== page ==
More than 13,000 diagnoses of soft tissue sarcomas will be made in 2022, according to the American Cancer Society. Of those diagnoses, at least 5,000 are expected to end in death. That’s why it’s important to learn about ways to reduce your risk for this forgotten cancer. Here are some things to consider when it comes to sarcoma:
Risk factors may indicate you might be more prone to developing a certain type of cancer. Know this. Even if you have multiple risk factors, it doesn’t necessarily mean you will get cancer. Scientists have discovered people with the following risk factors are more likely to develop sarcoma:
- Radiation exposure from radiation given to treat other cancers, such as breast cancer or lymphoma.
- Family cancer syndromes, or disorders caused by gene defects people are born with.
- Neurofibromatosis, also called von Recklinghausen disease that causes benign tumors.
- Gardner syndrome, a disease that leads to the development of colorectal polyps (small clump of cells that form on the lining of the colon).
- Li-Fraumeni syndrome, a rare disorder that increases a person’s risk of developing several types of cancer.
- Retinoblastoma, an eye cancer found in children.
- Werner syndrome, a rare inherited disorderthat results in rapid aging that begins in adolescence or young adulthood.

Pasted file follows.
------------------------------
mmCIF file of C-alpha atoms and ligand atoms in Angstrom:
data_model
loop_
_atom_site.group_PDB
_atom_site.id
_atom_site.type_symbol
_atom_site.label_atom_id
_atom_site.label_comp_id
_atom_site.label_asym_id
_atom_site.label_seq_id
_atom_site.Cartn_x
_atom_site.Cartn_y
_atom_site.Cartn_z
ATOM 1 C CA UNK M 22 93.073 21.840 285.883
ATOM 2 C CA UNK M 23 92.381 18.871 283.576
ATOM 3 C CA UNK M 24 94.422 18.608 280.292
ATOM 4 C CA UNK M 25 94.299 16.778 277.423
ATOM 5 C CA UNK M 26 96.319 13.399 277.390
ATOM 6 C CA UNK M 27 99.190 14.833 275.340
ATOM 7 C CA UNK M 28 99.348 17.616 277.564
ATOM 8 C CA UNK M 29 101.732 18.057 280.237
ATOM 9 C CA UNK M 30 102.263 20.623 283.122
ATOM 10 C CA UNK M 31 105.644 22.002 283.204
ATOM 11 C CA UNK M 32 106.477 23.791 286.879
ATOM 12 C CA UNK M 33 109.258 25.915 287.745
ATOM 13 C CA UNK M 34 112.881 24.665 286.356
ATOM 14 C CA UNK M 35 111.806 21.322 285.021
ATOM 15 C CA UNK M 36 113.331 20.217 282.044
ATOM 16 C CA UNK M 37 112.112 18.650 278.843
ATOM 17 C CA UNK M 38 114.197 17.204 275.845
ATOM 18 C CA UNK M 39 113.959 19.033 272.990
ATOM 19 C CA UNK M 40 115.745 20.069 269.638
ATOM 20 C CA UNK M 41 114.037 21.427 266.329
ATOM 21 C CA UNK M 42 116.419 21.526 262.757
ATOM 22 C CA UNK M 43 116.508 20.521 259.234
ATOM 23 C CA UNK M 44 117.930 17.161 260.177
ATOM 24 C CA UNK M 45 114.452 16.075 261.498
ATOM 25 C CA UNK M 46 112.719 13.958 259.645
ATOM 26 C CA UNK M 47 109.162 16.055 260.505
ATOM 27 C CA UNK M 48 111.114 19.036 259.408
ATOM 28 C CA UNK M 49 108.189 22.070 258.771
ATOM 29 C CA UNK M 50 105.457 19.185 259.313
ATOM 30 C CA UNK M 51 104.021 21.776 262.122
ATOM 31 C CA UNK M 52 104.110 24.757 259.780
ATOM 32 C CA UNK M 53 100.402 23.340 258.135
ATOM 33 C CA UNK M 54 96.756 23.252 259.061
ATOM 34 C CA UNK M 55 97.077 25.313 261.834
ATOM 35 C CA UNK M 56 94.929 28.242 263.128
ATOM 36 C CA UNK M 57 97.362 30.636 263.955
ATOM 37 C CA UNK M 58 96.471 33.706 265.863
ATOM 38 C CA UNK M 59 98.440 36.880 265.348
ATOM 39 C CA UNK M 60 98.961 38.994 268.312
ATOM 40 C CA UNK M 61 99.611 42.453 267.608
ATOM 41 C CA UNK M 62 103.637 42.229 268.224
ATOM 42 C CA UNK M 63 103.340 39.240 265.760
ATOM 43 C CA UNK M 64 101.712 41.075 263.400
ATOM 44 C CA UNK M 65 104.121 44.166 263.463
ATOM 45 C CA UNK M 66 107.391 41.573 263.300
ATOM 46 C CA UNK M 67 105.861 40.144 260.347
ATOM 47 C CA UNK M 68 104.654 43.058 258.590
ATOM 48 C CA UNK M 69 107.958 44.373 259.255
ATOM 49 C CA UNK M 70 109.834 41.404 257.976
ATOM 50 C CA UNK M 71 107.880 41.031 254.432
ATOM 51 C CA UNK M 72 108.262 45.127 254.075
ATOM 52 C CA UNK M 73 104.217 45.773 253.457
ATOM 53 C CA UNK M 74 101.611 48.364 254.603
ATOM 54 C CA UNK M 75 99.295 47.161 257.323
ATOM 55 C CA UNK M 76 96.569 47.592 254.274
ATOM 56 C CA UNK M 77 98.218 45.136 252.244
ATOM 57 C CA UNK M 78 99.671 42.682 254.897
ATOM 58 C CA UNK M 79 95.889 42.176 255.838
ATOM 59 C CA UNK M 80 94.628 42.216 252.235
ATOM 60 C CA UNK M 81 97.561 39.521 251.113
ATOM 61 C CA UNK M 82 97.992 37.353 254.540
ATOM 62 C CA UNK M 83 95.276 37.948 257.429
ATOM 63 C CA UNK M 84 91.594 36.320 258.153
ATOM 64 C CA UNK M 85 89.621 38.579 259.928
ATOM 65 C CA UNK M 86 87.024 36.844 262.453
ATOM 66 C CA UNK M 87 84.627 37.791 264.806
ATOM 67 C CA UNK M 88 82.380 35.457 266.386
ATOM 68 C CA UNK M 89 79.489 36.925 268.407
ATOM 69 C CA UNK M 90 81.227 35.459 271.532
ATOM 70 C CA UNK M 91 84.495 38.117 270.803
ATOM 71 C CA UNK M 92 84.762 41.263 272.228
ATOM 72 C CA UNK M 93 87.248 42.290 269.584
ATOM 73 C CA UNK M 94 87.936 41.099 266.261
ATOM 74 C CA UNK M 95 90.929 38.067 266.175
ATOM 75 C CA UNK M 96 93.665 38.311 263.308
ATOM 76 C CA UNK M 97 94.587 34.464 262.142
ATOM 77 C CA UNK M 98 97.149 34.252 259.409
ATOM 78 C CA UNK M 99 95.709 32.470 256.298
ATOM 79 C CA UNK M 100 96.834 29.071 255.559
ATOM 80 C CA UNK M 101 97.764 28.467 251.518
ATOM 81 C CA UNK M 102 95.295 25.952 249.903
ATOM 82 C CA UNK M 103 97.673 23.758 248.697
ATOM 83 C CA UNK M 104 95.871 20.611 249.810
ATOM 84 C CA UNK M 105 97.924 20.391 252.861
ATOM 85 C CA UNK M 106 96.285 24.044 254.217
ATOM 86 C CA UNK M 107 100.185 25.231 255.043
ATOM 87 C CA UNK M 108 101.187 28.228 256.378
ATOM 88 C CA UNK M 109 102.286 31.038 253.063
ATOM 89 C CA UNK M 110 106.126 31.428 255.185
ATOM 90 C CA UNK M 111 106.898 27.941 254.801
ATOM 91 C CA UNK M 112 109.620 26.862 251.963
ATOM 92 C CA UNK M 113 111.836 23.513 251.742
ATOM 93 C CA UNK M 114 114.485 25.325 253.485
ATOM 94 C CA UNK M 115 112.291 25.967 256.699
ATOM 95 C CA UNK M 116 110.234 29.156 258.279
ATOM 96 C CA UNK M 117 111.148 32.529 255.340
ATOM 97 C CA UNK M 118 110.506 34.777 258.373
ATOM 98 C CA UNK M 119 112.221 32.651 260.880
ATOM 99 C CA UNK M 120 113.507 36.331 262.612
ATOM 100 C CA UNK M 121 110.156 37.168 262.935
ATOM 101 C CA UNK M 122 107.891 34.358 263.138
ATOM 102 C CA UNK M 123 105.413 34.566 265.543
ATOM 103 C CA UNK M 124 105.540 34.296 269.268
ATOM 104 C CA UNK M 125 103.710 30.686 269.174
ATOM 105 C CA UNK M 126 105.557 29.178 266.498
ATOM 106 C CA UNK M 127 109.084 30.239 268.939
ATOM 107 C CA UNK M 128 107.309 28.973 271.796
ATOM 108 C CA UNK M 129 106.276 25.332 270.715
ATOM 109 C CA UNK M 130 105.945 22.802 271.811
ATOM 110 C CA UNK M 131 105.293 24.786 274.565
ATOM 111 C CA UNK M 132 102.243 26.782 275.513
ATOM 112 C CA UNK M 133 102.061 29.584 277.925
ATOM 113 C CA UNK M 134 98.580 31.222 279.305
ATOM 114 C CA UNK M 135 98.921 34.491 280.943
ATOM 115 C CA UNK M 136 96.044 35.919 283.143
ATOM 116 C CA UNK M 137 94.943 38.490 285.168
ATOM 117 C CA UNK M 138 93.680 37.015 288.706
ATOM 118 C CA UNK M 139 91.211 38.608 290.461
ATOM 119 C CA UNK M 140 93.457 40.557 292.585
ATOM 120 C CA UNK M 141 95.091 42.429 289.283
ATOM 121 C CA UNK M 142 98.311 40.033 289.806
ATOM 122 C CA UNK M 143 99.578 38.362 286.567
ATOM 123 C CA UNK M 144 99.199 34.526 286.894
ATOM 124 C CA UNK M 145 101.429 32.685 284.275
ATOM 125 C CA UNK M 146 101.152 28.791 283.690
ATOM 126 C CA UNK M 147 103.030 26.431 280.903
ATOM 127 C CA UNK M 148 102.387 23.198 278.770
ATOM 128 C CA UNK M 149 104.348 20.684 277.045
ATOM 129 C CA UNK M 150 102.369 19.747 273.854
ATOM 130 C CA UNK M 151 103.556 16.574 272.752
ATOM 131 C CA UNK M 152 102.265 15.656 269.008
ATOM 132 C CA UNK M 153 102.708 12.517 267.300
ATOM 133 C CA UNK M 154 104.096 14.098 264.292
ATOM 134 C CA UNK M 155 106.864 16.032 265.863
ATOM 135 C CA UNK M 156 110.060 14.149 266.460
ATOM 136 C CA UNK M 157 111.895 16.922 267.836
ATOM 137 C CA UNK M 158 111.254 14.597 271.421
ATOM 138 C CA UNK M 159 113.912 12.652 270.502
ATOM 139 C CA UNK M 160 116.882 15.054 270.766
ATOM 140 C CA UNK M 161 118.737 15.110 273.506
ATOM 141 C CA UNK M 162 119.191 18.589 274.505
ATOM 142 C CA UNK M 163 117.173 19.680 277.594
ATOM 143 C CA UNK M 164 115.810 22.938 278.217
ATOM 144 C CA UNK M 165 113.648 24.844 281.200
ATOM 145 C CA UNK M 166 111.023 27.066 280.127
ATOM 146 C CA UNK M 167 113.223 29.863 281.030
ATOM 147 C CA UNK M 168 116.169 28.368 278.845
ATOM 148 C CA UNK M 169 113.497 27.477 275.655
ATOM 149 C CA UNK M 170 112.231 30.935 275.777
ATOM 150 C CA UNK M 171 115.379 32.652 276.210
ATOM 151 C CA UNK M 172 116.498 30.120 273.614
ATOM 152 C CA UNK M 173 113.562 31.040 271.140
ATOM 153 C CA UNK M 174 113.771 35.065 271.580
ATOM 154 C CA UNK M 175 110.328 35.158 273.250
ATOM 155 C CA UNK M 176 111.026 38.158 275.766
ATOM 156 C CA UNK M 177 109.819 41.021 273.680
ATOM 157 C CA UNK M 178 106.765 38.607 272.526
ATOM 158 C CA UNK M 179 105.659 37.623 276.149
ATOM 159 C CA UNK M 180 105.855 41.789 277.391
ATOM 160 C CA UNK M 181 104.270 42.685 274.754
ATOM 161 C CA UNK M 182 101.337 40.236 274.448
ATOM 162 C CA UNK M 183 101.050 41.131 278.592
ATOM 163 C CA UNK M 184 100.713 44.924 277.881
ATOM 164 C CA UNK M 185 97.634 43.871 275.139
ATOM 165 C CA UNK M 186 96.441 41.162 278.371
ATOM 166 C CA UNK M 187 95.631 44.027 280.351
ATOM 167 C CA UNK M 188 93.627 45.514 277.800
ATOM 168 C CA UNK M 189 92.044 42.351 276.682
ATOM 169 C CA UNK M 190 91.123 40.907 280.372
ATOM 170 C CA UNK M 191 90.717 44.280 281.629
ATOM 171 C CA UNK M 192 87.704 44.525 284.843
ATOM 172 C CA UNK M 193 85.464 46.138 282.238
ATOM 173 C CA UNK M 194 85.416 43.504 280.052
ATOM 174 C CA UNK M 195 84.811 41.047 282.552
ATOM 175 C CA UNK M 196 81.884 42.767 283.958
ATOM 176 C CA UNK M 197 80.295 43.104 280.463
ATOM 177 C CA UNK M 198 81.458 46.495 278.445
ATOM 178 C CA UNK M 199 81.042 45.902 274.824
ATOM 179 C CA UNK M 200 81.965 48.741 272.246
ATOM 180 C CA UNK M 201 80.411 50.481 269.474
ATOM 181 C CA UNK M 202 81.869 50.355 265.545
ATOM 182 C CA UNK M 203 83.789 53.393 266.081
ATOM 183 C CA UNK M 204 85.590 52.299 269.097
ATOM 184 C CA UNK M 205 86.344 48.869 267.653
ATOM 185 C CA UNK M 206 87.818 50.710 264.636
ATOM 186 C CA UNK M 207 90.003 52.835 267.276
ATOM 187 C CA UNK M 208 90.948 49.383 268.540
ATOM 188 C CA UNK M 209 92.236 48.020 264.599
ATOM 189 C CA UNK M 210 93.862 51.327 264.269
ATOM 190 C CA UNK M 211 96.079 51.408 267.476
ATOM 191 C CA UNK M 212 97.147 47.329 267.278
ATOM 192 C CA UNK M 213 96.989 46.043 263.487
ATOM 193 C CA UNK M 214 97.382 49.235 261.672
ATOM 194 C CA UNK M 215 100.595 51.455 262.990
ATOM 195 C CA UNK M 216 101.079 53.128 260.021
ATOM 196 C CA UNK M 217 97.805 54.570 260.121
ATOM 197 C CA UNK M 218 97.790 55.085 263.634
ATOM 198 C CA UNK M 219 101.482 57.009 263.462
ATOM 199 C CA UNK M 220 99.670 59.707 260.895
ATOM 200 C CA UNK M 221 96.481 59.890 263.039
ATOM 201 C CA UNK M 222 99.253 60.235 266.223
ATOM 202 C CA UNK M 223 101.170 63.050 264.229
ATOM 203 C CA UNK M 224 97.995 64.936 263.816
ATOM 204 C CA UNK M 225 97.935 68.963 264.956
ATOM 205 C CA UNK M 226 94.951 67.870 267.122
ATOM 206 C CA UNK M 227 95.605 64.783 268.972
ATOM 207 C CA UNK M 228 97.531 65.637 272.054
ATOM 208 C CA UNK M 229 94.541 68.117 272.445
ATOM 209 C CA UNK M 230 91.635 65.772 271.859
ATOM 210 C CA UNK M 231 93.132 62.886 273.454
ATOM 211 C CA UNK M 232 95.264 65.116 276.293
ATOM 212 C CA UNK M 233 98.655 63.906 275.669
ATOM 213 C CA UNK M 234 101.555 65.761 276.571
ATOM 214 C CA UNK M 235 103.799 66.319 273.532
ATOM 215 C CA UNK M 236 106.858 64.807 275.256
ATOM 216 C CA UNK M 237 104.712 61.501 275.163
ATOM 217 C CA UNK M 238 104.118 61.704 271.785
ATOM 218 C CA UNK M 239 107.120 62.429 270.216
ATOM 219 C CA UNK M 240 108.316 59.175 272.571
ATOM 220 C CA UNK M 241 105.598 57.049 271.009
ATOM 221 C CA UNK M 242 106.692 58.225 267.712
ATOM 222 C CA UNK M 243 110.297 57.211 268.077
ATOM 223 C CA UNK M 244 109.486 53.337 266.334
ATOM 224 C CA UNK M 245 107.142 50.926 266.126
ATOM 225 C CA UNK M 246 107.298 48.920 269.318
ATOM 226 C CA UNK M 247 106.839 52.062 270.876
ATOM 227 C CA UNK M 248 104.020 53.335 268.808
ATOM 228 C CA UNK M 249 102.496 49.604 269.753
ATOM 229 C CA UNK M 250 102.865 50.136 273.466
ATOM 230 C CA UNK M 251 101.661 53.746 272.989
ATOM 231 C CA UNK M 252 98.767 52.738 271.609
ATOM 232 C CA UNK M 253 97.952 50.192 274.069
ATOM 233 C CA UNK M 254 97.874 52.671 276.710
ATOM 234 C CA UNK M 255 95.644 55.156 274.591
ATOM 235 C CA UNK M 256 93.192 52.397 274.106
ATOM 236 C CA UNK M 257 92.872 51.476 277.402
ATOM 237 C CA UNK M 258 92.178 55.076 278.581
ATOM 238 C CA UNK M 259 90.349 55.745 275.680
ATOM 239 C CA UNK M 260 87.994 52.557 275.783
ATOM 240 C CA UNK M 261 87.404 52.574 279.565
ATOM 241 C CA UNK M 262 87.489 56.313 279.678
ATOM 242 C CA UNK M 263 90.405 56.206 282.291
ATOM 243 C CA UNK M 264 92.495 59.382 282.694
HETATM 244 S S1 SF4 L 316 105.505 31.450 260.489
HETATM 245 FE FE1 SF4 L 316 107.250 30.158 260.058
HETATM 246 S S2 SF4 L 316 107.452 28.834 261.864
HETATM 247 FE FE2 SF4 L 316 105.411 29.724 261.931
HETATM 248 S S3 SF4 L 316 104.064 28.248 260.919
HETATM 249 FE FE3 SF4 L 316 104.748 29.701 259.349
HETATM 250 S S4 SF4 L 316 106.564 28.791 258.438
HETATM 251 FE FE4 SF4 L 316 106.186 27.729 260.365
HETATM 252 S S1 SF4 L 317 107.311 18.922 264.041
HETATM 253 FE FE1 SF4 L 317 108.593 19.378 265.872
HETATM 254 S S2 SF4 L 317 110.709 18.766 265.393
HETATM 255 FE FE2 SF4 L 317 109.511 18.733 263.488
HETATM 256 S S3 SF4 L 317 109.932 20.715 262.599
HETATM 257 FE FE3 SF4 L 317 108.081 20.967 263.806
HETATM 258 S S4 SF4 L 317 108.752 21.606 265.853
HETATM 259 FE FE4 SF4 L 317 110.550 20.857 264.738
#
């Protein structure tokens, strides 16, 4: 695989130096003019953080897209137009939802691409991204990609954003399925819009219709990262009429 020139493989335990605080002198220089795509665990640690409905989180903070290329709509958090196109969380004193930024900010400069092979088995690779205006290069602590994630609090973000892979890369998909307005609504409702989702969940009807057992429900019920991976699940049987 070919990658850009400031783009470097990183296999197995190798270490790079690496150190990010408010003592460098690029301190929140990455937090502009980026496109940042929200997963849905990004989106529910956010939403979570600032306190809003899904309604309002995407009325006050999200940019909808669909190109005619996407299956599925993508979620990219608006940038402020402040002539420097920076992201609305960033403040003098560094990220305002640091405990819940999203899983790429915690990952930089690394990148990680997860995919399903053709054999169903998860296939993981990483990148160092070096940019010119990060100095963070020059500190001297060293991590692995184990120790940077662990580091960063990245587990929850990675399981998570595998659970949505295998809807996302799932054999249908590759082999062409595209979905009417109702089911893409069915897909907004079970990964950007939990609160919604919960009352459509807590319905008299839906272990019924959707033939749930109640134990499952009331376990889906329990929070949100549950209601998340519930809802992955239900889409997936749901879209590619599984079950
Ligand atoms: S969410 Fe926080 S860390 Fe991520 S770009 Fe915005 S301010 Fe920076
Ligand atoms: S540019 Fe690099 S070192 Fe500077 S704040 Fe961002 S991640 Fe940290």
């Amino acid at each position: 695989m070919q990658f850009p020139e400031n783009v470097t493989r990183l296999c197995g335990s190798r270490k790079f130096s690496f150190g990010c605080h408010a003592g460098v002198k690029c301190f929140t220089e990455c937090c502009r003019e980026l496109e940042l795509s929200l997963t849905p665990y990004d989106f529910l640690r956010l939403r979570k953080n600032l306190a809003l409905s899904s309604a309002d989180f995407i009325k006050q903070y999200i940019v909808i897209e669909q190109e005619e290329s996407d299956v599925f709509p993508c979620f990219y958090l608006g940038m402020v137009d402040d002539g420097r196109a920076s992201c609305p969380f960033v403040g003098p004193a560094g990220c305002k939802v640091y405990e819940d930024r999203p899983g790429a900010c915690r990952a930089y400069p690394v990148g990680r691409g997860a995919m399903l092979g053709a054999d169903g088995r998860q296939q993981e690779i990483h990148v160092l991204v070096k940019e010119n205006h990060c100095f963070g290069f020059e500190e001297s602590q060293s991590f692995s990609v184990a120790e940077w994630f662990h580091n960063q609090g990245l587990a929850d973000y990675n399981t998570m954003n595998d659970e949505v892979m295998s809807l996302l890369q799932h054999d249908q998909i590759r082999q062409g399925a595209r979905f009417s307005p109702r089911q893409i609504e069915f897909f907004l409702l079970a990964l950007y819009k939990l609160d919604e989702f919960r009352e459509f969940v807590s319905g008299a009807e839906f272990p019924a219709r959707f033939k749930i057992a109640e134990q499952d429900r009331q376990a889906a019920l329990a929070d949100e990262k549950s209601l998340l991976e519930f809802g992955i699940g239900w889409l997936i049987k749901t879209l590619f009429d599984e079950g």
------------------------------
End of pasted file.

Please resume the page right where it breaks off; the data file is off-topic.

- Gorlin syndrome, a rare disorder that can affect every organ system of the human body.
- Tuberous sclerosis, a rare genetic condition that causes benign tumors to develop in the body.
- A lymph system damaged by radiation therapy.
- Exposure to chemicals such as vinyl chloride (used in making plastics), arsenic, and dioxin (a byproduct of manufacturing processes) and herbicides (weedkillers) that contain phenoxyacetic acid (used in the processing of herbicides) at high doses. For example, someone who works on a farm might encounter this.
Early detection and diagnosis
The best way to treat cancer is through early detection and diagnosis. If you have a family history of soft tissue sarcomas or suffered from cancer in childhood, you should talk with your doctor about genetic testing. Discuss your risk factors, family history, and if genetic testing is right for you.
Doctors do not recommend tests for people with no family history of sarcoma or sarcoma risk factors. Instead, be proactive about your health and let your doctor know immediately about signs or symptoms that might be caused by sarcoma.
Signs and symptoms
About half of soft tissue sarcomas start in an arm or leg, according to the AMC. This lump might have grown over time. It may or may not hurt. Rarely, sarcomas start in the chest, head or neck. Here are some signs and symptoms to look for that your doctor should check:
- A new lump or a lump that's growing (anywhere on your body).
- Abdominal pain that's getting worse.
- Blood in your stool or vomit.
- Black, tarry stools(very black and sticky stool).
Common treatments for sarcoma depend on the type, location, and stage of cancer. When possible, surgery to remove the sarcoma is the only way to cure it. This can be followed up by radiation. If a patient is not a good candidate for surgery, radiation or chemotherapy approaches might be used. Targeted drug therapy might also be used, again, depending on the type of sarcoma being treated, the location of the sarcoma in the body, and the stage of the cancer.